For many people, sobriety refers to total abstinence from mood-altering substances. The premise is simple: do not use drugs or alcohol no matter what. But can or should there ever be exceptions in this seemingly black-and-white rule?
In this case, how do we appropriately examine severe medical conditions, like major injuries, surgeries, or cancer treatment? Are you compromising your sobriety if you take opioids for acute pain treatment? Should you consider other alternatives? Moreover, what if those other alternatives don’t work?
Health Statistics in America
Let’s take a moment to study the current medical landscape in the United States. Although we’re living longer than ever, that doesn’t make us necessarily healthier.
38% of men and women will be diagnosed with cancer at some point during their lifetimes. 6 million automobile accidents occur every year, with 2 million drivers experiencing permanent injuries. Finally, from 1996-2006, the rates of surgical procedures increased by a whopping 300%.
In other words, we all face a tremendous risk of suffering from a major accident or health issue during our lifetimes. Pain, in some ways, appears inevitable. It’s not a matter of if an issue should happen- but more of a matter of when.
But what does this mean for someone in recovery for an addiction?
Managing Medical Pain in Recovery
Of course, nobody likes to be in pain. Medical ailments can impact our physical, emotional, and financial well-being. When untreated, they can be debilitating.
Changes in Opioid Prescription Treatment
Macklemore crooned the infamous lyrics, My drug dealer was a doctor, doctor, had the plug from Big Pharma, Pharma in his smashing hit, Drug Dealer. This song increased awareness to the legal opioid prescription epidemic plaguing America.
Only a few years ago, pill mills ravaged the country, treating pain issues with opioids and hooking tens of thousands of patients into the throes of addiction. According to the CDC, several states had more prescriptions for painkillers than people in pain.
Today, the government has made serious efforts in cracking down on these clinics with massive lawsuits and incarcerations. In fact, the crackdown has been so effective that a growing subset of healthcare patients is protesting a sense of discrimination for people struggling with severe and legitimate pain. These individuals are contending that it’s unfair to be denied medication for life-threatening illnesses such as advanced cancers.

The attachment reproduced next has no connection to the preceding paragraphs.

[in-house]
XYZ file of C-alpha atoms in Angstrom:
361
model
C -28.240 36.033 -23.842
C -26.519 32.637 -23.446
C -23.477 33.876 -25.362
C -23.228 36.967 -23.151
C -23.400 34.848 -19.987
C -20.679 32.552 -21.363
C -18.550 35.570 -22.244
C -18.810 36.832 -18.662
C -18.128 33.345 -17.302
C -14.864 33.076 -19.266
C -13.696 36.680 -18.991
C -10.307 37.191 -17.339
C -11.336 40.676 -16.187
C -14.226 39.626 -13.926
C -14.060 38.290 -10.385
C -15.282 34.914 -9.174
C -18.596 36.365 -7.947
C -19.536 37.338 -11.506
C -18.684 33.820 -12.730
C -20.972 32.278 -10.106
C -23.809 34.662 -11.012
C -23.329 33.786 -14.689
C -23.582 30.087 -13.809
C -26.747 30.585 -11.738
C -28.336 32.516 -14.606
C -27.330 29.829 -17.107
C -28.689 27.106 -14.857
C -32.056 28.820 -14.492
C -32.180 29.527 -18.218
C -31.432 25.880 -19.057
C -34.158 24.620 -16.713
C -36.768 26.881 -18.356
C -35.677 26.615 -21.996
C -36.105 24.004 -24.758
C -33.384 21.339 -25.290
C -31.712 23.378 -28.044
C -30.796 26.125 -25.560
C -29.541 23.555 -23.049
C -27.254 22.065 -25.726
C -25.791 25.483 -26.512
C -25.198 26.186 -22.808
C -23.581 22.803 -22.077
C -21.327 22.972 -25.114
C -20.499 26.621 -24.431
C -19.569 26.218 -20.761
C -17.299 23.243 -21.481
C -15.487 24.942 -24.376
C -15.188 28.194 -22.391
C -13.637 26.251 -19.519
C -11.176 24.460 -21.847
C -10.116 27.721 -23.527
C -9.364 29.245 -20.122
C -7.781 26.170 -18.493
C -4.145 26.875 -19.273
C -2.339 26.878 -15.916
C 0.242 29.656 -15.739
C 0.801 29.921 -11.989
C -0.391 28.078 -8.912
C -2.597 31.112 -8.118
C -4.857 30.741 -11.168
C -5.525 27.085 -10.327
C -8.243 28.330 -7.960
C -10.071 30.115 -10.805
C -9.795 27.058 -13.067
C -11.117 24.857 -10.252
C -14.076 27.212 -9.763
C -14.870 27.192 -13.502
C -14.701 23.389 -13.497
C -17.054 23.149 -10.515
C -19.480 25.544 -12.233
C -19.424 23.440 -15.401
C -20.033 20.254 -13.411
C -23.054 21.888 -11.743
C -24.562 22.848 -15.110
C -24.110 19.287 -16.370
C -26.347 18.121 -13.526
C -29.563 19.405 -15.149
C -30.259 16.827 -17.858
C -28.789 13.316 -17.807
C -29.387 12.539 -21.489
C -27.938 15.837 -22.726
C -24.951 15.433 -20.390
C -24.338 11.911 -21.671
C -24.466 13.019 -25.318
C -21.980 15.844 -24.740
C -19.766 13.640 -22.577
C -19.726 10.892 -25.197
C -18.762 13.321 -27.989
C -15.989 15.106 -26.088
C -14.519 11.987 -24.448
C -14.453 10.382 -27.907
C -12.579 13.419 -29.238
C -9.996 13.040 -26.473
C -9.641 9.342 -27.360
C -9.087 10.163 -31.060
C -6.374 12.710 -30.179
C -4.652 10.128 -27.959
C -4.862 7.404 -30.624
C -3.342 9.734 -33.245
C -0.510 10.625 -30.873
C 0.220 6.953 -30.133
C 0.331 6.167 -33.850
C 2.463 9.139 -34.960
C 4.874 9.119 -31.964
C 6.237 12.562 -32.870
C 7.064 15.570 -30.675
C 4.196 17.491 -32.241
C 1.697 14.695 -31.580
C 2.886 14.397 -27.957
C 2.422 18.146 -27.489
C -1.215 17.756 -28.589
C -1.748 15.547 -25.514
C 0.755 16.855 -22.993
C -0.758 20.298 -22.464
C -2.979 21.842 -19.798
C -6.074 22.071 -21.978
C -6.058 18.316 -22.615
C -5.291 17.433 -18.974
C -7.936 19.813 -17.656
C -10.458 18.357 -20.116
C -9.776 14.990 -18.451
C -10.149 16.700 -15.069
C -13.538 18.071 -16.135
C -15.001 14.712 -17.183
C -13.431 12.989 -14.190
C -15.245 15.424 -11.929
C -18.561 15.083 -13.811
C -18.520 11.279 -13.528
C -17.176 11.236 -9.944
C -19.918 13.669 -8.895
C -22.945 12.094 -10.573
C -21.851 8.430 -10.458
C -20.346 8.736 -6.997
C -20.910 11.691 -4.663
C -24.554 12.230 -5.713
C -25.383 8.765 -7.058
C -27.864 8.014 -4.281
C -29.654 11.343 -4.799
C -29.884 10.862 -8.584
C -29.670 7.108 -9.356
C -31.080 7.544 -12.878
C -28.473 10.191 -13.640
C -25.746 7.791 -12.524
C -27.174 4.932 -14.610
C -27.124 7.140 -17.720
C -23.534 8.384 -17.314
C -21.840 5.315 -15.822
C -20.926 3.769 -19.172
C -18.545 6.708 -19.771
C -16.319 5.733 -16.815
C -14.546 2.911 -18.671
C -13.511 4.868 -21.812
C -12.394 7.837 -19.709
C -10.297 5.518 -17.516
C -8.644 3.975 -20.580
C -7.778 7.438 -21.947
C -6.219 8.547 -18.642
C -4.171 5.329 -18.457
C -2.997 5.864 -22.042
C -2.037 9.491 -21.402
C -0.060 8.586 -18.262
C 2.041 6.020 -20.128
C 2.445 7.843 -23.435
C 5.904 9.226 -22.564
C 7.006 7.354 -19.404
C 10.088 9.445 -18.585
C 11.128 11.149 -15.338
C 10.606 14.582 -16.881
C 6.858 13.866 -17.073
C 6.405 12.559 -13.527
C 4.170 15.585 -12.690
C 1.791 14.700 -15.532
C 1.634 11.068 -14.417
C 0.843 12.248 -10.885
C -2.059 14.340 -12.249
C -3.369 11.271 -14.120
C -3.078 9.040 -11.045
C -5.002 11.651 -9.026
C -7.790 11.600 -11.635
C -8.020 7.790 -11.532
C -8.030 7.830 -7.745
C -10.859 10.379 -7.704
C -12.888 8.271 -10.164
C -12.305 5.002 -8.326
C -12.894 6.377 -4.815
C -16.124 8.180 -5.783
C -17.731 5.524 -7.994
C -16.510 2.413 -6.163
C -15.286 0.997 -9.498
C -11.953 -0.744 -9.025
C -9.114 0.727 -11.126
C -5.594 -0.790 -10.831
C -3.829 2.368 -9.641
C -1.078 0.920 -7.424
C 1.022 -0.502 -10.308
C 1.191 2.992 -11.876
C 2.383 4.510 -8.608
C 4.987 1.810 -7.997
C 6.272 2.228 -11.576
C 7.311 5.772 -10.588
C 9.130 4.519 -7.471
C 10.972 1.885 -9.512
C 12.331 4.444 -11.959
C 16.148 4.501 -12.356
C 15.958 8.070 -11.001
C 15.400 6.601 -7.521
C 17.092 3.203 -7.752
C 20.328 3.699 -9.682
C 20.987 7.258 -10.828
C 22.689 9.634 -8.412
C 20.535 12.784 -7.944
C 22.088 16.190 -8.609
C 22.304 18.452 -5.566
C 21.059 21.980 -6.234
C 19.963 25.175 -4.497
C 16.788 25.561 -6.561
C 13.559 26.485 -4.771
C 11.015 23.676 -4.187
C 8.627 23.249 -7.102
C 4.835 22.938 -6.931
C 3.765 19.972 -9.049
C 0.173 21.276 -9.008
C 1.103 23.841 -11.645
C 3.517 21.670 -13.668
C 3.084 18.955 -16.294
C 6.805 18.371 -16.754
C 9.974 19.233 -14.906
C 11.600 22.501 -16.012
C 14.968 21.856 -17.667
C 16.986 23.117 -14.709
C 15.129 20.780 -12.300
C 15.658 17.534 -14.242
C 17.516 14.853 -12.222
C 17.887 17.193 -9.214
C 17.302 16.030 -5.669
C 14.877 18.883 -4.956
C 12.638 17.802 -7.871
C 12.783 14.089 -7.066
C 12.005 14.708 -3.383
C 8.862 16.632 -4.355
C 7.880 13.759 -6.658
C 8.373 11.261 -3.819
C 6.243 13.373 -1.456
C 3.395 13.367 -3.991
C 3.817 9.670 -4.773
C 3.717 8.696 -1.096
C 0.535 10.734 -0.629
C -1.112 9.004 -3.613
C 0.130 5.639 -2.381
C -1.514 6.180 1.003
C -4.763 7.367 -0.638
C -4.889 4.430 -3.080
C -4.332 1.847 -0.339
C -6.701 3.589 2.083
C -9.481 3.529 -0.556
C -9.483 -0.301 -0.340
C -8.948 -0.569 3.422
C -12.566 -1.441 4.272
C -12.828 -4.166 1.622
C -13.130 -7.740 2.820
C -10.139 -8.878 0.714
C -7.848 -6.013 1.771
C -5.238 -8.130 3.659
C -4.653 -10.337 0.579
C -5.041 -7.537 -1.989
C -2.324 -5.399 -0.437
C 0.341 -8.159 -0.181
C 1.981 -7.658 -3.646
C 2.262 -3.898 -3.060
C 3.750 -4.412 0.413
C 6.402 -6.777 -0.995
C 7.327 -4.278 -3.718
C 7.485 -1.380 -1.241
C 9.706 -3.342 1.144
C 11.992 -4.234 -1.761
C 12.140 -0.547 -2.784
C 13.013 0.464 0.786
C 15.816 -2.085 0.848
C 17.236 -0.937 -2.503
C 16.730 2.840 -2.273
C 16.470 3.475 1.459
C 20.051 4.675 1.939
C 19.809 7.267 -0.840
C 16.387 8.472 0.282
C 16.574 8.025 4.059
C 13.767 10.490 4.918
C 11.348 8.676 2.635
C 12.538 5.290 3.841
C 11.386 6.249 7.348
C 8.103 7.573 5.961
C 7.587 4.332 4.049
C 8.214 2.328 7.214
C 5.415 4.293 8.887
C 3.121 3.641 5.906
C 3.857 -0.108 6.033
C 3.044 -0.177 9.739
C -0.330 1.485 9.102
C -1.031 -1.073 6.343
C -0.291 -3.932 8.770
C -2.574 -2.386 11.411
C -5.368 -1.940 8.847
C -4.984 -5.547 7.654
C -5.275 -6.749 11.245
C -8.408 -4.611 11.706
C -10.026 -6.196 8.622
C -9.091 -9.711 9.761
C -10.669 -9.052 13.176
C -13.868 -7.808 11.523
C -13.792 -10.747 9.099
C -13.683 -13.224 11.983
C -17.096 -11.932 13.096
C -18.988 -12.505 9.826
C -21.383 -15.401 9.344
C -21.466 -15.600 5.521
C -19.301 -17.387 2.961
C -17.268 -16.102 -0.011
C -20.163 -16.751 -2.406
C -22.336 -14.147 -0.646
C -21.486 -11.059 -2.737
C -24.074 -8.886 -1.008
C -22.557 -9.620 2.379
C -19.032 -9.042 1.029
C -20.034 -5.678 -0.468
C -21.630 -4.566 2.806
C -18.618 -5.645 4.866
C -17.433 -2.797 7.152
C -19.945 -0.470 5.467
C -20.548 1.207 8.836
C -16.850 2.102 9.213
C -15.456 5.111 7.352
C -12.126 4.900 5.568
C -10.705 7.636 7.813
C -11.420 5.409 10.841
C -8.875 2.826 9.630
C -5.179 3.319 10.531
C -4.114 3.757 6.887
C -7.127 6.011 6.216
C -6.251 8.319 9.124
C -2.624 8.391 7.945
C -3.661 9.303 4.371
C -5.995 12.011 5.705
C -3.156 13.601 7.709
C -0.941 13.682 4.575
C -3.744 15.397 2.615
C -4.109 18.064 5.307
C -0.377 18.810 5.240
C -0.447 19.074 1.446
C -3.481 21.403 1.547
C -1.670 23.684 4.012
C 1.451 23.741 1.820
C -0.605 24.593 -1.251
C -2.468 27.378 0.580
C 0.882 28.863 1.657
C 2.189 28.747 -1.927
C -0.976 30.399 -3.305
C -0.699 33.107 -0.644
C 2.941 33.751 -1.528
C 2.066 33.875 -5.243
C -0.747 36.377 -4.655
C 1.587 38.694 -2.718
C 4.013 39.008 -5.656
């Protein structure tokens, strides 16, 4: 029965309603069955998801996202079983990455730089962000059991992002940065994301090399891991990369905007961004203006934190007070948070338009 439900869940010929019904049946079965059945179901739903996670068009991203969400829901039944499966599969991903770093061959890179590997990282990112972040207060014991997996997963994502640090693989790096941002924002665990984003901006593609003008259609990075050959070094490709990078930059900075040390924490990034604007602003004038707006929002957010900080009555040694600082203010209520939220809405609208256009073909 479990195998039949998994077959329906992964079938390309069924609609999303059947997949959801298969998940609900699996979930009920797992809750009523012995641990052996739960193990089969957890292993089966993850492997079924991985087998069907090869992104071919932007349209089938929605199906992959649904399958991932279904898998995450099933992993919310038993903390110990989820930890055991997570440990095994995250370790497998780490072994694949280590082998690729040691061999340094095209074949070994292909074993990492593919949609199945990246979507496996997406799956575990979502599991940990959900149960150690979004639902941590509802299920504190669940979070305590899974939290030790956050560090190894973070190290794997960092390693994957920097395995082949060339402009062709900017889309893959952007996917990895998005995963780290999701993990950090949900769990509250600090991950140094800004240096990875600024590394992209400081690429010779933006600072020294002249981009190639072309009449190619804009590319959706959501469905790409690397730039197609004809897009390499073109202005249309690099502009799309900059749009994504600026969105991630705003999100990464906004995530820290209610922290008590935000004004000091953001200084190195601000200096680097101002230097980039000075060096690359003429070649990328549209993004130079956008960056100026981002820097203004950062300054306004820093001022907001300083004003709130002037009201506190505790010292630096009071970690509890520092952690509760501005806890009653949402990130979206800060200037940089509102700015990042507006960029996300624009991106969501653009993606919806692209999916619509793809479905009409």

Thus, many healthcare providers find it challenging to discern legitimate pain issues from physical dependence associated with opioid use.
Taking Opioids in Recovery
It’s essential to be completely transparent with your doctor and surgeon before any procedure or medical treatment. Your disclosure of addiction may feel uncomfortable, but it’s vital your providers understand your health history.
You can benefit from consulting with your loved ones, recovery team (sponsor, therapist, doctor) to discuss a reasonable strategy for success.
Some patients benefit from having loved ones hold onto the medication. The ‘medication administrator’ holds the drug supply and doses them to the patient on an appropriate schedule. This individual must thoroughly know the individual’s addiction history and be able to hold firm boundaries to avoid manipulation.
Another strategy includes involving a single, specific physician who writes the prescription with no refills. The patient must demonstrate the ability to comply with the medication protocol before receiving any more opioids. This means that medicines must be filled at the same pharmacy- patients cannot call in by phone, and lost or damaged prescriptions do not get replaced.
Alternatives to Opioids
Opioid treatment is not always necessary. Emerging research demonstrates numerous alternatives to opioids regarding pain management. These options include:
- Cold and heat
- Physical therapy
- Cognitive-behavioral therapy
- Opioid agonists
Being Mindful Of Addiction
Any opioid treatment can result in withdrawal symptoms once stopping or reducing the use. These symptoms can be undoubtedly triggering for someone in recovery. All patients must be aware of the proverbial slippery slope- even if opioids were not the “drug of choice.”
While there is no easy answer in determining medical treatment, the best plan is to have a plan. Nobody can define your recovery for you. Instead, it’s essential to set your intentions and obtain additional support during this trying time.